How to use the histogram displays in your camera to improve your photos.
All digital cameras are able to display a histogram on their LCD monitors and/or in their electronic viewfinders. It’s one of the benefits of digital capture, yet it’s often ignored because many people don’t know how histogram data should be used.
Most casual snapshooters check the image reproduced on the monitor screen after a shot is taken – the slang term for which is ‘chimping’. But while chimping lets you check sharpness, depth of field and, to some degree, colour reproduction, it’s less accurate for checking actual exposure levels due to the influence of ambient light hitting the screen.
The displayed image on a monitor screen will look different in bright and dull conditions, indoors and outdoors and under different types of lighting. Screen brightness and other factors can also affect the displayed image. EVFs overcome most of these problems by excluding most (if not all) of the extraneous light and even when images are viewed through the viewfinder, histograms play a useful role in determining whether a shot is correctly exposed.
Reading a histogram
Brightness histograms are found in even the most basic cameras (including on cameraphones). The display is very simple: the horizontal axis plots luminance (brightness) values from pure black at the left end to pure white on the right, while the vertical axis plots the number of pixels at each step along the horizontal axis, which contains 256 discrete steps with a JPEG image.
To read a histogram you must be able to visualise how the various tones in a scene will be fitted onto the graph. Where will the brightest and darkest tones fall? How will the intermediate tones be distributed?
The histogram in the lower left corner of this image is the same as used for the diagram above. Note the lack of any true black or even deep shadows in the image and the matching low density of white areas. Most of the tones are on the brighter side of the mid-point along the horizontal axis, reflecting the slightly higher-key tonality and relatively low contrast in the image.
The histogram for a scene in which dark tones predominate. See how the graph pushes up against the left hand end of the horizontal axis. The narrow band of bright tones shows that a limited dynamic range has been recorded.
Clipping occurs when no details have been recorded in either highlights or shadows (or both). Blown out highlights are a common indication of highlight clipping, while blocked-up shadows characterise shadow clipping. In the dark scene shown below, the histogram indicates there is too little information in roughly 70% of the image for details to be recorded.
This smartphone photo shows both highlight clipping (circled in red) and shadow clipping (circled in green).Even though the histogram shows a good range of midtones have been recorded, no detail was captured in the clipped areas.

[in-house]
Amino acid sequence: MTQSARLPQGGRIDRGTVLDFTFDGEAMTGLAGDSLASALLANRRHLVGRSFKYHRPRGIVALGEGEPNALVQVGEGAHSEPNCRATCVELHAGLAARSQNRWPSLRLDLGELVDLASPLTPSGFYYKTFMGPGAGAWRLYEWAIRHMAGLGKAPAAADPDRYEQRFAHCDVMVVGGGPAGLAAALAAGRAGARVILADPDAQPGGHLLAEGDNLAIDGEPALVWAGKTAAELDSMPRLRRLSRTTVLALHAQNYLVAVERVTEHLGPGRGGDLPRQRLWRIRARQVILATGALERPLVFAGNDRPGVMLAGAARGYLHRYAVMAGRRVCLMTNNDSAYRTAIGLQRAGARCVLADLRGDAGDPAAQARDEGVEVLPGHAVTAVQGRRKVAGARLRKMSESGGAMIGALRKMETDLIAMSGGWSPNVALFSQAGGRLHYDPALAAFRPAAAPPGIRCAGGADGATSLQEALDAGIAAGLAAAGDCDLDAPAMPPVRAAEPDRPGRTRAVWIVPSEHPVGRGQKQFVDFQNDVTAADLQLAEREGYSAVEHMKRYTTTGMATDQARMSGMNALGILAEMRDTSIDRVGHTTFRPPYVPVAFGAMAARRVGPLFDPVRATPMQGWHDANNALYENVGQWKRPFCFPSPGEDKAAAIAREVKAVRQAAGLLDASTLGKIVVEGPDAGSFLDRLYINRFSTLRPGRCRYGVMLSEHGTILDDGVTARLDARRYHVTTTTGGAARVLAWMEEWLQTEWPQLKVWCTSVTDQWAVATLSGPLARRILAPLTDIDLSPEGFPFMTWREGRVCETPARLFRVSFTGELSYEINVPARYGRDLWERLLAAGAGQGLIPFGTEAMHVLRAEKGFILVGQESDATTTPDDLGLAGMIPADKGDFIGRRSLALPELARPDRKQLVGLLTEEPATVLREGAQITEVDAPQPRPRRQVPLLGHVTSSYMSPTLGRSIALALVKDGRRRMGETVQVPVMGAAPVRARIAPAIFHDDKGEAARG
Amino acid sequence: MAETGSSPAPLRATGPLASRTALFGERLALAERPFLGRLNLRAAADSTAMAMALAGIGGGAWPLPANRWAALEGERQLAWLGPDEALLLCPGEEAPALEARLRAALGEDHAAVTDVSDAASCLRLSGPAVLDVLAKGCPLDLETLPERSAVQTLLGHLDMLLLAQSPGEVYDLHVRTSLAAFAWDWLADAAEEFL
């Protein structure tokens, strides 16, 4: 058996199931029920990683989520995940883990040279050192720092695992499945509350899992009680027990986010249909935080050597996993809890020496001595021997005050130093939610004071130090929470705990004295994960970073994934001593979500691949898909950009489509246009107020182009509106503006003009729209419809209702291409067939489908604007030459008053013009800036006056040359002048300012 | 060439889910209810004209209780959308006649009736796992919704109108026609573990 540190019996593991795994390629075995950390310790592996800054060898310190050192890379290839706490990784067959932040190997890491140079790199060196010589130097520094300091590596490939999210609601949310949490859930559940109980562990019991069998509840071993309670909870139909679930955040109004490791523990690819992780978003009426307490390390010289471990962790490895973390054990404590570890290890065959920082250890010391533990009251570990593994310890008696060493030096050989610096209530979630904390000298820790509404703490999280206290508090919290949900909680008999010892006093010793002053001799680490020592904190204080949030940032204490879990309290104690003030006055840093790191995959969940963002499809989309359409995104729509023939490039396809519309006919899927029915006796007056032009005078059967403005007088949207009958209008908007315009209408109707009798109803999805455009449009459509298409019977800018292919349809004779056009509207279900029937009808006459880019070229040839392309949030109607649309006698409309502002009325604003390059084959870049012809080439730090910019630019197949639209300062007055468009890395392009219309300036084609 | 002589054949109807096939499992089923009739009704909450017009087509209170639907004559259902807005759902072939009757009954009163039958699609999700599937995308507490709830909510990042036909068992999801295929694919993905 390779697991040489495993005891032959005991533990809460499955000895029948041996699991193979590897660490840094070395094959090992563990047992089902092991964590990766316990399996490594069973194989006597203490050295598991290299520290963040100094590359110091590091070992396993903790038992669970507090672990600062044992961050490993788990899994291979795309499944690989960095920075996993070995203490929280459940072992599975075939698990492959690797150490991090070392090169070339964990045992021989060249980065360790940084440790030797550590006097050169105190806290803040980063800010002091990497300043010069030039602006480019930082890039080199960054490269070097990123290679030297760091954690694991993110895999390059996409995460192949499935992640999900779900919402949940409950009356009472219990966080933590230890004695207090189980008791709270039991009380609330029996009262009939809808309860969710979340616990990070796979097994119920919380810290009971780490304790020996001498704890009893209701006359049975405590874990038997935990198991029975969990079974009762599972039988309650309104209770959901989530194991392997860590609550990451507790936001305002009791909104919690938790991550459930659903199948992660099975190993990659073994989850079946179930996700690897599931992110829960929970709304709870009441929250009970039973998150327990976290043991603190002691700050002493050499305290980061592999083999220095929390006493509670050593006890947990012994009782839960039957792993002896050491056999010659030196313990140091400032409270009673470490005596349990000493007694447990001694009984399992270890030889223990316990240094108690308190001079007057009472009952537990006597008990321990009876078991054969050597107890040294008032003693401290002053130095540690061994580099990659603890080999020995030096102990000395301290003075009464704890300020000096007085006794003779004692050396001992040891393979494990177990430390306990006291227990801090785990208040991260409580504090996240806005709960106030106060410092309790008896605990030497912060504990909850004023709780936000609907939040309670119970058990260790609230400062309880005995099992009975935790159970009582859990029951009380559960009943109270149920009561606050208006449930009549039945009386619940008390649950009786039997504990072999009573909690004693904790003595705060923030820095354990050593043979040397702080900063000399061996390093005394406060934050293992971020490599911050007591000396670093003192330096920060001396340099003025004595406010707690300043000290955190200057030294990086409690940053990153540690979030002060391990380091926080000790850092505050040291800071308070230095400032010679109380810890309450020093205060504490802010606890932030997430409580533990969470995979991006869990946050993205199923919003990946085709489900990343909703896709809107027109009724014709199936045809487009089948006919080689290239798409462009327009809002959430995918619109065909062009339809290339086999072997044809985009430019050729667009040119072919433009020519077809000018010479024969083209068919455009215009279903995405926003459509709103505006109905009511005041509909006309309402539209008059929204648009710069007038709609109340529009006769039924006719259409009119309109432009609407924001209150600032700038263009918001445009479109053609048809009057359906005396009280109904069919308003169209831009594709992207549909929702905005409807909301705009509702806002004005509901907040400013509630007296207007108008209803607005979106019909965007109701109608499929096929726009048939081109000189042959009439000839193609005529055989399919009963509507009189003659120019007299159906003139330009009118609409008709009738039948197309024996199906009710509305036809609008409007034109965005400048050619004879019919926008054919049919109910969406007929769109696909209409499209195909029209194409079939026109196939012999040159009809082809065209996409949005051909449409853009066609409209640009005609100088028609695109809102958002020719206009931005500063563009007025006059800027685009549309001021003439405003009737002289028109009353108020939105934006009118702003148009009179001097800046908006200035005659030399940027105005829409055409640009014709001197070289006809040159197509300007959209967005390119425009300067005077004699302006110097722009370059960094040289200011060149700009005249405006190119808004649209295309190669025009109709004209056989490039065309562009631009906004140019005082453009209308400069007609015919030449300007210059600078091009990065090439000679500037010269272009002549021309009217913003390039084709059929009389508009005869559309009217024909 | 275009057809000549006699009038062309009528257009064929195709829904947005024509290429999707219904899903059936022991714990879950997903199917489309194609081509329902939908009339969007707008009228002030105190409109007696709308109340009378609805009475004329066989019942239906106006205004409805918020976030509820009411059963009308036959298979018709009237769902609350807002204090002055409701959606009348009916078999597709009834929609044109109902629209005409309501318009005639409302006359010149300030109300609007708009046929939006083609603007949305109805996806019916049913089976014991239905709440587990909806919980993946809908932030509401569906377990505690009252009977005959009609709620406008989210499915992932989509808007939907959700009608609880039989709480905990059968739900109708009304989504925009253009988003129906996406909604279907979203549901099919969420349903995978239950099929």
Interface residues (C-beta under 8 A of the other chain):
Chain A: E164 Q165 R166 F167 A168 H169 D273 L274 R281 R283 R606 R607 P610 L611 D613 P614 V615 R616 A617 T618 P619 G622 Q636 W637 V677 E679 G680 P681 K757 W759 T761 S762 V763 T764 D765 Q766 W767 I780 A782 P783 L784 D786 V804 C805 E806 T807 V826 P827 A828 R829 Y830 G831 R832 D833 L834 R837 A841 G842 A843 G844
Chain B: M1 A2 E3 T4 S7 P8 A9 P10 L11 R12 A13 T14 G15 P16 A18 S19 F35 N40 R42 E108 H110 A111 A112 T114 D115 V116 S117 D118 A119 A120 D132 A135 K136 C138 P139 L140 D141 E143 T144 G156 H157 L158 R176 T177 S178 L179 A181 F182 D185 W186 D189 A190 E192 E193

Shadow clipping is usually more noticeable than highlight clipping, since the latter can involve fewer pixels. A narrow spike on the right edge of the histogram is the surest way to pick up clipped highlights in an otherwise correctly exposed image.
Clipped highlights needn’t necessarily be a problem, particularly in snowy scenes, like the one below, where people don’t expect a lot of detail to be recorded in the brightest areas.
Clipped highlights are less problematic in scenes containing areas of snow.
Many cameras include flashing indicators or ‘blinkies’ that will alert you when clipping is occurring so you can adjust the exposure accordingly to prevent (or at least, minimise) clipping. Unfortunately, even with the latest image sensors, there will be times when the brightness range in a subject will exceed the dynamic range the sensor can record. That’s where shooting raw files can be an advantage, because they have a greater dynamic range than JPEGs.
For JPEGs, 8-bit sampling will encompass 255 brightness levels. If you’re shooting raw files, sampling depth will be between 12 (4096 levels) and 14 bits (16,384 levels). With higher bit depth, more of the captured dynamic range is retained, making it easier to access tiny differences in brightness levels when images are edited.
It’s worth noting that both highlight and shadow alerts are usually based upon the way JPEGs will be reproduced. They won’t show details that could be reproducible through the wider dynamic range in raw files. There are also instances, notably with grossly over-exposed subjects, where blinkies don’t display at all.
As well as brightness histograms, more sophisticated cameras can display additional histograms for each of the three primary colours: red, green and blue. Colour histograms show the brightness distribution for each colour individually, letting you see how different colours are distributed on the tonal scale.
Most RGB histogram displays include a brightness histogram.
They can be used to determine whether each colour is correctly exposed and will provide an indication of the overall colour balance in the scene. They will also show if one colour is overexposed and clipped, something that isn’t possible with a brightness histogram.
The most common use of colour histograms is to determine whether the white balance in your image is correct. If the graph peaks in the same place on the histogram for each colour channel, the colours in the image are balanced and the white balance will be neutral.
When they don’t, the highlights will contain a colour bias and if one graph goes off the end of the scale, that colour will be clipped. Areas where significant colour clipping occurs will lose all texture associated with that particular colour, although they may retain some brightness texture if the other two colours haven’t been clipped.
Article by Margaret Brown – see Margaret’s photography pocket guides